Supported by generous help from the Turnovsky Endowment Trust

Two Lunchtime concerts: Old St Paul’s and St Andrew’s on The Terrace

By , 12/08/2009

1. Richard Apperley (organ)

The German Chorale: Pieces by Mendelssohn, Buxtuhude, Reger, Kuhnau, Hauff, Böhm and Karg-Elert

Old St Paul’s, Tuesday 11 August

The scheduled performer at this free lunchtime concert, Michael Fulcher, organist at the Cathedral of St Paul, had to make an urgent trip to Australia and assistant cathedral organist Richard Apperley stepped in.

He drew mainly on the repertoire that his CV describes as his particular interest: Buxtehude and contemporary organ music, and there were side trips from those centres. For example, as well as music by Buxtehude himself, he played attractive examples of three other of his near contemporaries; but nothing closer to our own age than Reger and Karg-Elert, both of whom died in the first half of the 20th century.

The two Little Chorale Preludes (‘Lobe den Herrn’ and ‘O Haupt voll Blut und Wunden’) of Reger, were indeed short yet they served to whet my curiosity to hear more of this somewhat neglected composer’s organ music. Today, Karg-Elert’s organ works are even less known, though I heard his music, and his name stuck I my memory, when I was a student; and this Chorale Improvisation, ‘Nun danket alle Gott’ renewed my interest, though perhaps it’s not typical of the composer whose music is usually more impressionistic (listen to his Kaleidoscope, Op 144).

The recital started with Mendelssohn’s third organ sonata, music that I hear as too serious, too venerating of Bach and of the spirit of 19th century Protestant religion. I’ve tried, having started with a secondary school friend whose own interest in the organ at least educated me a bit to the mysteries of the remarkable instrument. He was learning the Mendelssohn sonatas and I tried my hand too but was not hooked.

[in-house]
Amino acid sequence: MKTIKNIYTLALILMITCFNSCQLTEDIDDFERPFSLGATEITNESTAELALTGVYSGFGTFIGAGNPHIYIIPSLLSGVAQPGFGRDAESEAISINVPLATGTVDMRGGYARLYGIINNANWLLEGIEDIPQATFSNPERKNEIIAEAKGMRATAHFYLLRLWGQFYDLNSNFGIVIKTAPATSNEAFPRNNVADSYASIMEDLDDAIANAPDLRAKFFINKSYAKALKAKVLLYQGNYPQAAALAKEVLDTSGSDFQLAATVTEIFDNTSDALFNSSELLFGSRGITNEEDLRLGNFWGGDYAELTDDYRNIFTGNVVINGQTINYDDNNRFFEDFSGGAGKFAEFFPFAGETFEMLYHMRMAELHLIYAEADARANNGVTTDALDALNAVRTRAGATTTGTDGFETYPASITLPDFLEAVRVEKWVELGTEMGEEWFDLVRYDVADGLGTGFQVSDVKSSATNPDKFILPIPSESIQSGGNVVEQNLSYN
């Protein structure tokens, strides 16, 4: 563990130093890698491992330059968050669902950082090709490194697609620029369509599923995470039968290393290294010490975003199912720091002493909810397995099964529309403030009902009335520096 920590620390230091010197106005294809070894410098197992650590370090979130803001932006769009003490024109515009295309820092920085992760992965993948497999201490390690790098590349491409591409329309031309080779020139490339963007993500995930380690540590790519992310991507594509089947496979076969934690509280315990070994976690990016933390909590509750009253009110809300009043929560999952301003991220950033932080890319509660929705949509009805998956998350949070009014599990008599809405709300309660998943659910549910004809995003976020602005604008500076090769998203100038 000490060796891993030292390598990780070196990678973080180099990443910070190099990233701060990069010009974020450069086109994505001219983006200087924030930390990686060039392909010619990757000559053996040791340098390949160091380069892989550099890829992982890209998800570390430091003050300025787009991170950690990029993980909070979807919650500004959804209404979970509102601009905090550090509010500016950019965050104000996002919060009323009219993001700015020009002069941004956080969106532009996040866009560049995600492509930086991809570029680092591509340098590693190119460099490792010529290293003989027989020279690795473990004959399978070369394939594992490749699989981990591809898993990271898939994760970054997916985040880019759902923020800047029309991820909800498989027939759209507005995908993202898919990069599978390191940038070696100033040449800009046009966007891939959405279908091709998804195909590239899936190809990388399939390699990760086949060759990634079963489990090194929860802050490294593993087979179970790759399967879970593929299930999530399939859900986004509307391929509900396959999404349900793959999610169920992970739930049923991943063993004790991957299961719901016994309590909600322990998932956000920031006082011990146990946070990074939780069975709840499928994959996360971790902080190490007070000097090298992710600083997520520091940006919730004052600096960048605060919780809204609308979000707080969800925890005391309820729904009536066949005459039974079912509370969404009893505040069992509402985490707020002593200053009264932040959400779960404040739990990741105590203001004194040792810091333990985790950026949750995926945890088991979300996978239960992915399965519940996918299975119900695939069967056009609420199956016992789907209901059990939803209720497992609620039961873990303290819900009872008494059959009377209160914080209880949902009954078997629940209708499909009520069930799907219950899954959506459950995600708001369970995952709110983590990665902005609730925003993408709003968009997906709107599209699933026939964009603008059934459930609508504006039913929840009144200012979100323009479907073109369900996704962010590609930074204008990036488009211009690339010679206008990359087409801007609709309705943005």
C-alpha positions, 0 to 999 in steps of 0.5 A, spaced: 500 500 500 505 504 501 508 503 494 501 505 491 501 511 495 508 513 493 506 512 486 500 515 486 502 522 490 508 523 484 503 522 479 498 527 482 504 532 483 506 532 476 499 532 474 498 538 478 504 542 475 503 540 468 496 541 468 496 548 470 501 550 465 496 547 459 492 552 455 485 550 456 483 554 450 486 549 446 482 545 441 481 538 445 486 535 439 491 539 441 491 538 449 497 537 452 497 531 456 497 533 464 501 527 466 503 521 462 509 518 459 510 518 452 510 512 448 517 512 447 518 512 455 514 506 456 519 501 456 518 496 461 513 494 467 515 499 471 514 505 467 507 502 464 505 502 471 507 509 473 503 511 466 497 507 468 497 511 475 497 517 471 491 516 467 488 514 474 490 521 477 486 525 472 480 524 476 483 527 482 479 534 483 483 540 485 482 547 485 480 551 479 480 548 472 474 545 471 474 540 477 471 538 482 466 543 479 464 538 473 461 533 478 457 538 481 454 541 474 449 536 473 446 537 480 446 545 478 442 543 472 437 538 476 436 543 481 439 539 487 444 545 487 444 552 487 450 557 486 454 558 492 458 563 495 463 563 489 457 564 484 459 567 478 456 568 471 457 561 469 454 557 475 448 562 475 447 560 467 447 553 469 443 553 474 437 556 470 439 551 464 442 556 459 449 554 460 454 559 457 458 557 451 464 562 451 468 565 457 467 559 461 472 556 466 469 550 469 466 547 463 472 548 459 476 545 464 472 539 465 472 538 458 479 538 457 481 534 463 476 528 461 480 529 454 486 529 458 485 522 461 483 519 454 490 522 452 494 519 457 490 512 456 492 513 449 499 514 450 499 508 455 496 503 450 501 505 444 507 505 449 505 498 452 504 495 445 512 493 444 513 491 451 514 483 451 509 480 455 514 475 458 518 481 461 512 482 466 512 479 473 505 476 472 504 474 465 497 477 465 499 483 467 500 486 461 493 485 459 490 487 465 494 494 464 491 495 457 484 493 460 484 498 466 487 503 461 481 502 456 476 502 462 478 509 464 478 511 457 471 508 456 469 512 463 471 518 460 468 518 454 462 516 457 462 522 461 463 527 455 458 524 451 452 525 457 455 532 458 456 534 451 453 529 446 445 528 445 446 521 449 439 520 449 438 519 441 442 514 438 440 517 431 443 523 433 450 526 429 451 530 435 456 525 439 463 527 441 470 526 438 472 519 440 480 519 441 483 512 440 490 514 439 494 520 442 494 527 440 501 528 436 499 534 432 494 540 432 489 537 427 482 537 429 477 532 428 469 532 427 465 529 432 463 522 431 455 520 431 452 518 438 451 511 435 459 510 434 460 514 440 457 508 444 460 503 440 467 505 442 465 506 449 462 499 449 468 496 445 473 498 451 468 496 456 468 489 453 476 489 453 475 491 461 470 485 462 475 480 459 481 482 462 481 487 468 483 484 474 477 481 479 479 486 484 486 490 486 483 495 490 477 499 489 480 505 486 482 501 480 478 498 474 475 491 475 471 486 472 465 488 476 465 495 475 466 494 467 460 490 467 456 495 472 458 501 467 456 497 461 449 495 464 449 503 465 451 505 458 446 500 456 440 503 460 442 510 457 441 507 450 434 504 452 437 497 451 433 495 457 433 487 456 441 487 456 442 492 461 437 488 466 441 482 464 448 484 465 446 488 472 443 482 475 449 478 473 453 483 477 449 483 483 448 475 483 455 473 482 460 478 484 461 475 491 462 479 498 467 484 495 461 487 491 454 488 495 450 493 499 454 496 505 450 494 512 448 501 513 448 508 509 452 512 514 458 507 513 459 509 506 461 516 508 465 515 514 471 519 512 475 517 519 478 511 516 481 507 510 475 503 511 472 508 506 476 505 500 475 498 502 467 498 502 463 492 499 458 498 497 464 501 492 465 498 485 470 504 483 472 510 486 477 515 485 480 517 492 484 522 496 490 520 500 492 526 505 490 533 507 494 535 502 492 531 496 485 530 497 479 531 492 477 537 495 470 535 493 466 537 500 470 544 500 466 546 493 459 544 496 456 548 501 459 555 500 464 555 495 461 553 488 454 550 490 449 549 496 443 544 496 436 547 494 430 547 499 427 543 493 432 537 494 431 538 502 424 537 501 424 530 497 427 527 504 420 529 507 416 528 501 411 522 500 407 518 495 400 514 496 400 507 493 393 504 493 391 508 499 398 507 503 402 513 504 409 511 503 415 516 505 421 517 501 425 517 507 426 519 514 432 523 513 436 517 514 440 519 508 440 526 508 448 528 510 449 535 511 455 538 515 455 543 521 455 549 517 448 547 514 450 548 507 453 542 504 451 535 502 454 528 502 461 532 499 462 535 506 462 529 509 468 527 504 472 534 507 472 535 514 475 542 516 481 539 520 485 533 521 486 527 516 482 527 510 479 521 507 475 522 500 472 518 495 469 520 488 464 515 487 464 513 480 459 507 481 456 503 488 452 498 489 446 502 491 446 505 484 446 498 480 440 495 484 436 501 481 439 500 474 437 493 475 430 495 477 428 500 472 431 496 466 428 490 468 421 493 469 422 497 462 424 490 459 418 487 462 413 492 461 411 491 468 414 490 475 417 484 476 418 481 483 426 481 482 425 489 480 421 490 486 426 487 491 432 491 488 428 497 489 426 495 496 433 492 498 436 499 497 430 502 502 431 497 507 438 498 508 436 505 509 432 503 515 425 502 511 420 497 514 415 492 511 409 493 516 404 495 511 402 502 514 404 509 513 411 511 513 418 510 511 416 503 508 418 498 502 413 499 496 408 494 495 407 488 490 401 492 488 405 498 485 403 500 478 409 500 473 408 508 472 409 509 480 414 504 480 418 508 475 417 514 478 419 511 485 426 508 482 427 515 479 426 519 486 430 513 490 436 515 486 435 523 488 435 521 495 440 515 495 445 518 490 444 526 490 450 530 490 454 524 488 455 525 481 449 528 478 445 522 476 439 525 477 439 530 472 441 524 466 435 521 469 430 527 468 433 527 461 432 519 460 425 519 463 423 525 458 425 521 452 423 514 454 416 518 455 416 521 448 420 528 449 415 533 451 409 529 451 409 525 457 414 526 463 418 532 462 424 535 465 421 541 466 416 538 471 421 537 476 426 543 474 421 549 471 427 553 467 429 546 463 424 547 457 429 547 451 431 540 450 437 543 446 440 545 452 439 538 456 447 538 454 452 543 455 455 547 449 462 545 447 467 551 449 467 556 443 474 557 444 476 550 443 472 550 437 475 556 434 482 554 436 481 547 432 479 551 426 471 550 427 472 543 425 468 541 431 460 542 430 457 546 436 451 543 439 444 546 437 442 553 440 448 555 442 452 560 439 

However, this performance, employing bright registrations, interestingly flavoured with flute stops made a very good case for it, but the feel of seriously pious music looking backward was undeniable.

Four of the other pieces were from the generation before JS Bach. Two were famous as his mentors: The two chorale preludes by Buxtehude and Böhm had some of the intellect and formal shape of Bach but not the imprint of genius that most of Bach’s music bears. Richard Apperley’s playing provided them with clarity and sufficient tonal variety and complexity to excite interest.

It’s a while since I’d heard the organ at Old St Paul’s played in a formal recital. Having heard it played without much apparent appreciation of its strengths and weaknesses, and sensitivity to the acoustic of the church, it was a pleasure to hear it played with such discrimination and attention to both its character and to the space it has to emerge in.

2. Baroque Workshop, New Zealand School of Music

Music by Telemann, Willem de Fesch and Sweelinck.

Olga Gryniewicz (soprano); instrumentalists: Brendan O’Donnell (flute), Judy Guan (violin), Emma Goodbehere (cello), Tom Gaynor (harpsichord and rogan), Douglas Mews (harpsichord)